Mediana Archaeological Site

Mediana Archaeological Site

The Romans inhabited the area of the city of Naissus as early as the 1st century AD after they had defeated the Dardanians. The location on the important Roman commercial route of Via Militaris conditioned its rapid economic development which was particularly evident in the 4th century AD, when Naissus was a prosperous imperial city and summer residence and home to workshops for the manufacture of arms and for making silverware. Mediana archaeological site was luxurious Imperial Roman Residence and antique historical site located in the suburbs of Naissus -present day Nis-, built on the Via Militaris road that in antiquity connected Singidunum /nowadays Belgrade/ with Serdica /nowadays Sofia/ and Constantinople /nowadays Istanbul/ at the beginning of the 3rd century AD. The road Naissus – Lissus linked the central Balkan areas of Upper-moesian Dardania with the sea ports on the Adriatic coast (Dyrrachion, Apollonia) and later on with the Italy as well as with the Aegean Sea port of Thessaloniki, by the connection with the Naissus – Scupi road. It was also the finest and fastest way of transport between Rome and the Danubian Limes for the military forces in the 1st century A.D., as well as for the mineral resources in the 2nd and 3rd century A.D.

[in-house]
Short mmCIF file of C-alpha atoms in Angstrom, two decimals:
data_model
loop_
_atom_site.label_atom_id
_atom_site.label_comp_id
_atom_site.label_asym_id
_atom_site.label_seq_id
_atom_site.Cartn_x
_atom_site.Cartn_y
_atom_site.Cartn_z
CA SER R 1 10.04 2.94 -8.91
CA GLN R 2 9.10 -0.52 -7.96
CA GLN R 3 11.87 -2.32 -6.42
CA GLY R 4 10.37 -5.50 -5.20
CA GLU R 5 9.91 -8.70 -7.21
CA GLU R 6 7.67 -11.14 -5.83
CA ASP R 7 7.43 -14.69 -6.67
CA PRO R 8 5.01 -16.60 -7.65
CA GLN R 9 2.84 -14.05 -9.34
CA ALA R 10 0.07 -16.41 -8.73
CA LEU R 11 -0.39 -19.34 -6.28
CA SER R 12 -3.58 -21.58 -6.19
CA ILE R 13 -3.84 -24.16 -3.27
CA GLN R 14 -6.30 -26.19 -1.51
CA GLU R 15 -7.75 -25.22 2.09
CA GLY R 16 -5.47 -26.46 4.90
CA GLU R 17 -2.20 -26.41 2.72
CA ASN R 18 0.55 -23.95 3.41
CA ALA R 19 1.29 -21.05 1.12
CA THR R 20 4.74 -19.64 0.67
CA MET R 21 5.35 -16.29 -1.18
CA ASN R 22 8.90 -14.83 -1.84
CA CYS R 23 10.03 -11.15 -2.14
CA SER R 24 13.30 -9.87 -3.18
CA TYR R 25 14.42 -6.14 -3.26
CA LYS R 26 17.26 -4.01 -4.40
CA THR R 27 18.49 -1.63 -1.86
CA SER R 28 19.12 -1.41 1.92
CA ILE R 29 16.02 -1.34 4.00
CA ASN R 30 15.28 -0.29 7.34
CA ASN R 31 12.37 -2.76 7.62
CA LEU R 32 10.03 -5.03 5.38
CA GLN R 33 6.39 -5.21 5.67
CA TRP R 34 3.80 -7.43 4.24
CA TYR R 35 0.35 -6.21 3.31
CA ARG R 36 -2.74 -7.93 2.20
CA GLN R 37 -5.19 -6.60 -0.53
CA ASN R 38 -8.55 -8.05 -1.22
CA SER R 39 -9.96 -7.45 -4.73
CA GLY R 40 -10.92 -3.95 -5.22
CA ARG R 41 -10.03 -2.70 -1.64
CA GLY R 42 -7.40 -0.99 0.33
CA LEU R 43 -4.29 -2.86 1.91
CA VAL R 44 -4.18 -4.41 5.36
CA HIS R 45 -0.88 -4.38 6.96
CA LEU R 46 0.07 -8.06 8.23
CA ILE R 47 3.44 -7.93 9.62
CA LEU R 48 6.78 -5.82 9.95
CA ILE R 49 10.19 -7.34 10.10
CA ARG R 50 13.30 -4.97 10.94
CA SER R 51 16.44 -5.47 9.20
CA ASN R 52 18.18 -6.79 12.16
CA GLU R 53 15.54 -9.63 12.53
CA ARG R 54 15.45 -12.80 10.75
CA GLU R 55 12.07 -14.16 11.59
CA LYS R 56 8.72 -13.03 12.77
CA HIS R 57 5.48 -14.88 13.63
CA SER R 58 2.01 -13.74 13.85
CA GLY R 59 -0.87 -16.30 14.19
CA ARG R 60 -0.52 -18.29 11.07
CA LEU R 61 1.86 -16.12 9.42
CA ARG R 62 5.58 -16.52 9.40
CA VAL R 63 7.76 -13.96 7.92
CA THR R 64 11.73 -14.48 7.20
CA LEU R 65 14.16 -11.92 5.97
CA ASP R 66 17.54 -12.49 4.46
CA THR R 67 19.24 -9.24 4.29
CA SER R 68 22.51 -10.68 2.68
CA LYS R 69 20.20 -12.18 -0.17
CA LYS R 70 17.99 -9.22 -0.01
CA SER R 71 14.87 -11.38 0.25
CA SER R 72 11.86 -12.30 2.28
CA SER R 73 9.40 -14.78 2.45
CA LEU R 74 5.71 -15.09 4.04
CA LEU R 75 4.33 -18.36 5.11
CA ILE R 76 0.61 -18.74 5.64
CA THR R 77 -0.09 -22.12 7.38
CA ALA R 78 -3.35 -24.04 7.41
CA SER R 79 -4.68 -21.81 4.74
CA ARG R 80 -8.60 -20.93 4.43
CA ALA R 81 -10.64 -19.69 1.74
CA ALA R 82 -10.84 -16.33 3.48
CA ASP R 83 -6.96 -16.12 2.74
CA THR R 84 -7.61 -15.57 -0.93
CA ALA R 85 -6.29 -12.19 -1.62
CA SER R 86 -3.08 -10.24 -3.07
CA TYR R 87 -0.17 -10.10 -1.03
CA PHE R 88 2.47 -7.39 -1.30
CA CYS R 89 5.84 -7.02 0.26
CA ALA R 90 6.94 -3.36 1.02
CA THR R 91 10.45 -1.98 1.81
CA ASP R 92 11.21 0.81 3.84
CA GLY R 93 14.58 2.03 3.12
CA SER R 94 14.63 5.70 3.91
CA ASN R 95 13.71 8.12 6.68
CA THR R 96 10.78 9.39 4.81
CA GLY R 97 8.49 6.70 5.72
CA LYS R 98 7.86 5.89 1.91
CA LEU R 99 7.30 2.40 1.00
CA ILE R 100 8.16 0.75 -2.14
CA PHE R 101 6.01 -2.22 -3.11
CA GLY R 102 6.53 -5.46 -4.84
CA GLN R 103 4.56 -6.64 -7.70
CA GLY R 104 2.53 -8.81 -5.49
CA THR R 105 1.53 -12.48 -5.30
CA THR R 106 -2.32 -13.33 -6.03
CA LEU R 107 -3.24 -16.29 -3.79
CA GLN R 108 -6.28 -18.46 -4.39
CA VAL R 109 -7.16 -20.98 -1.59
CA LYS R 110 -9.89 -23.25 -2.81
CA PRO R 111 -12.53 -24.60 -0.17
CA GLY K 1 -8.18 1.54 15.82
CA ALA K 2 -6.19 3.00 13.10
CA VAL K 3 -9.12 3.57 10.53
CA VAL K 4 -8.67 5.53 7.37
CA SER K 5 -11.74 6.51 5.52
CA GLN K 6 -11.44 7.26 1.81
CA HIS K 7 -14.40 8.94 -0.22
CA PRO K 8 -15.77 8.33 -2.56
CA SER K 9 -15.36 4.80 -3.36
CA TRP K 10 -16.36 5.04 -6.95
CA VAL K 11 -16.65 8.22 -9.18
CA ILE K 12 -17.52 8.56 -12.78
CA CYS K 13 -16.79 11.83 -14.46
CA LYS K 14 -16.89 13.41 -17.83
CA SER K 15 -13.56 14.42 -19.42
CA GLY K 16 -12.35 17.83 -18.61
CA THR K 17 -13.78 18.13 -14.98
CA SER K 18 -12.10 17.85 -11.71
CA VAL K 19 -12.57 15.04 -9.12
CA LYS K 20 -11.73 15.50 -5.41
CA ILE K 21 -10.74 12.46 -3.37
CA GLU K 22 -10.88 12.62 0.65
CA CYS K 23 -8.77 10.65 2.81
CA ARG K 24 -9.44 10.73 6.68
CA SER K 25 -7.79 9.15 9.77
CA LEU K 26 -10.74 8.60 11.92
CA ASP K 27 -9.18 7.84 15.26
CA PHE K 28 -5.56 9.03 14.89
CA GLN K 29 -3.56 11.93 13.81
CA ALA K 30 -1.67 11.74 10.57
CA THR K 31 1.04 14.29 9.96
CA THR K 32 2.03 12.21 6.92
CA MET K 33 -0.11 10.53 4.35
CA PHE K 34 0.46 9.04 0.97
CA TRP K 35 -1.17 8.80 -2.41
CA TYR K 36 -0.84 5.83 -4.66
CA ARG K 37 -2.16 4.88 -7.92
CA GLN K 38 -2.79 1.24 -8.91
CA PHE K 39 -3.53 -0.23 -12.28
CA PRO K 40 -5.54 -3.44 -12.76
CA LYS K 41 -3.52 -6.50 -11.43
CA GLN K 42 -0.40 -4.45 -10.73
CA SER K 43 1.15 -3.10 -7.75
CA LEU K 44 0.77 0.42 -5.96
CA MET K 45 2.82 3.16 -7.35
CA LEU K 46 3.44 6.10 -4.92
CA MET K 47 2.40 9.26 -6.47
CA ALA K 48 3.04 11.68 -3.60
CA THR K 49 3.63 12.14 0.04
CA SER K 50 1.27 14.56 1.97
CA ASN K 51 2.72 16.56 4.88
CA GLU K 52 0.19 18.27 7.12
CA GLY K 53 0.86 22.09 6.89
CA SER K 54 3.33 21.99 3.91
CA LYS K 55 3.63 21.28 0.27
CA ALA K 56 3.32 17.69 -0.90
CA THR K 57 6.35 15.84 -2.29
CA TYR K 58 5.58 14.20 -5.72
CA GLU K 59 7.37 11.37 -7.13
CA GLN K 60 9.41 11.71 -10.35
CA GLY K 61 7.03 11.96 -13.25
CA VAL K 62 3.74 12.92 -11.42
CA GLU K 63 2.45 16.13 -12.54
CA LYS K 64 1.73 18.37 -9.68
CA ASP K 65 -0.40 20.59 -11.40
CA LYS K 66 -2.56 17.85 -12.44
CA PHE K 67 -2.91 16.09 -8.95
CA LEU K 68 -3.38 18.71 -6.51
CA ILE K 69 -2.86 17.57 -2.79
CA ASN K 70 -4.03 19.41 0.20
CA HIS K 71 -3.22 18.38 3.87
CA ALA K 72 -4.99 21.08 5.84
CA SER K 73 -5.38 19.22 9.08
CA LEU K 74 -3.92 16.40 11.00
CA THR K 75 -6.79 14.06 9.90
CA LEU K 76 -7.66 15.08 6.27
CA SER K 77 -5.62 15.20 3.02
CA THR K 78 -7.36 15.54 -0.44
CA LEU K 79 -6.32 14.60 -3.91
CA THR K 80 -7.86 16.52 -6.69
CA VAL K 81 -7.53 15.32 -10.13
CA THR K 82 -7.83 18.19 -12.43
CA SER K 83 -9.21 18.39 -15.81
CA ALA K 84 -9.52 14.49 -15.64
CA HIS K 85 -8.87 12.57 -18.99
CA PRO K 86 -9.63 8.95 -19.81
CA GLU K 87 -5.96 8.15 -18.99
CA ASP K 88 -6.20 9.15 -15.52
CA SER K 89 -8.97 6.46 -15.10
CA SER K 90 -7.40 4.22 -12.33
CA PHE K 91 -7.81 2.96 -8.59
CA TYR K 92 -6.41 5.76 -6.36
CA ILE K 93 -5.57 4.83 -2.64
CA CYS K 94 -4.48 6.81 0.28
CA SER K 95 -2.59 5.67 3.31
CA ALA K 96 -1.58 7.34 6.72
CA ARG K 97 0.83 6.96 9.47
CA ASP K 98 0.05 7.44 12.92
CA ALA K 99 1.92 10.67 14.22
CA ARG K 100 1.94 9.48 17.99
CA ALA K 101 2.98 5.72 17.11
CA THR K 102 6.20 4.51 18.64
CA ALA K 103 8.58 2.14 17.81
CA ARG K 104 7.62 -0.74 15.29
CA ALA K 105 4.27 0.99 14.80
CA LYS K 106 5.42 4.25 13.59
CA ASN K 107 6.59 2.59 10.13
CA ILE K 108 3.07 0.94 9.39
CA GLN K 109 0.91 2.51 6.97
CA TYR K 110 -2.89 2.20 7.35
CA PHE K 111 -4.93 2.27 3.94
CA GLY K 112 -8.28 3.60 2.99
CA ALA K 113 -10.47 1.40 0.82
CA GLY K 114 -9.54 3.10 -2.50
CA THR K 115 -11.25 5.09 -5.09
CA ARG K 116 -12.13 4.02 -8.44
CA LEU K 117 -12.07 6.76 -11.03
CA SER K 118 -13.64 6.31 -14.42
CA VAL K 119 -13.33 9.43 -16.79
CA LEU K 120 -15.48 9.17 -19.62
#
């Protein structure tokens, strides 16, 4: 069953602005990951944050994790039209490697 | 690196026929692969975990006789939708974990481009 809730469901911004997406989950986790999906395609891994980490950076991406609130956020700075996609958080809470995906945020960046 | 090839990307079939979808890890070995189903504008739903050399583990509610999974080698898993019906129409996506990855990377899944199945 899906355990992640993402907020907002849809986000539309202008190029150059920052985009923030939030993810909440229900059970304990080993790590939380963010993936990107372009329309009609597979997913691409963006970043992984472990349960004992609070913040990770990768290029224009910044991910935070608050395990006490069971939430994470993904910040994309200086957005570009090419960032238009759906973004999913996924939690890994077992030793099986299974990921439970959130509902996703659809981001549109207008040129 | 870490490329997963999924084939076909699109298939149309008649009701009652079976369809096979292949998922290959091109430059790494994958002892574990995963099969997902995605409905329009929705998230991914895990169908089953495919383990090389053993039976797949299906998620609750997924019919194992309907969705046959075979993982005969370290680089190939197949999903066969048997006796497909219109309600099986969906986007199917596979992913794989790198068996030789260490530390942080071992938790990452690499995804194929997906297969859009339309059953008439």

Mediana lies on the way Niš – Niška Banja (Spa) covering 40 ha in the vicinity of the Nisava River and thermal springs to witness of imperial Naissus wealth and glory. The remains of the Imperial palace with mosaics on the surface of 800 sq m, together with peristyle were discovered in the Mediana archaeological site. There was a street in Mediana in the east-west direction which passed on the south side of the villa with peristyle and the granary located 150 meters from it. From this street it was possible to approach these buildings. The central area was occupied by the villa with peristyle, nymphaeum and the baths; to the west of the villa was the granary, and somewhat to the north a spacious building with octagonal and circular rooms. To the south of the villa in Mediana are the remains of several villas and economic buildings. What strikes the eye is that the luxurious buildings of solid material with columns, decorated with marble facing, lavish mosaics and frescoes, concentrated mainly around the central villa with peristyle, while the economic buildings are located to the west of the granary towards Naissus. The Villa with peristyle comprised an area of about 6.000 sq m (98,6×63 m) and included thermae on the west side and a smaller nymphaeum on the east side.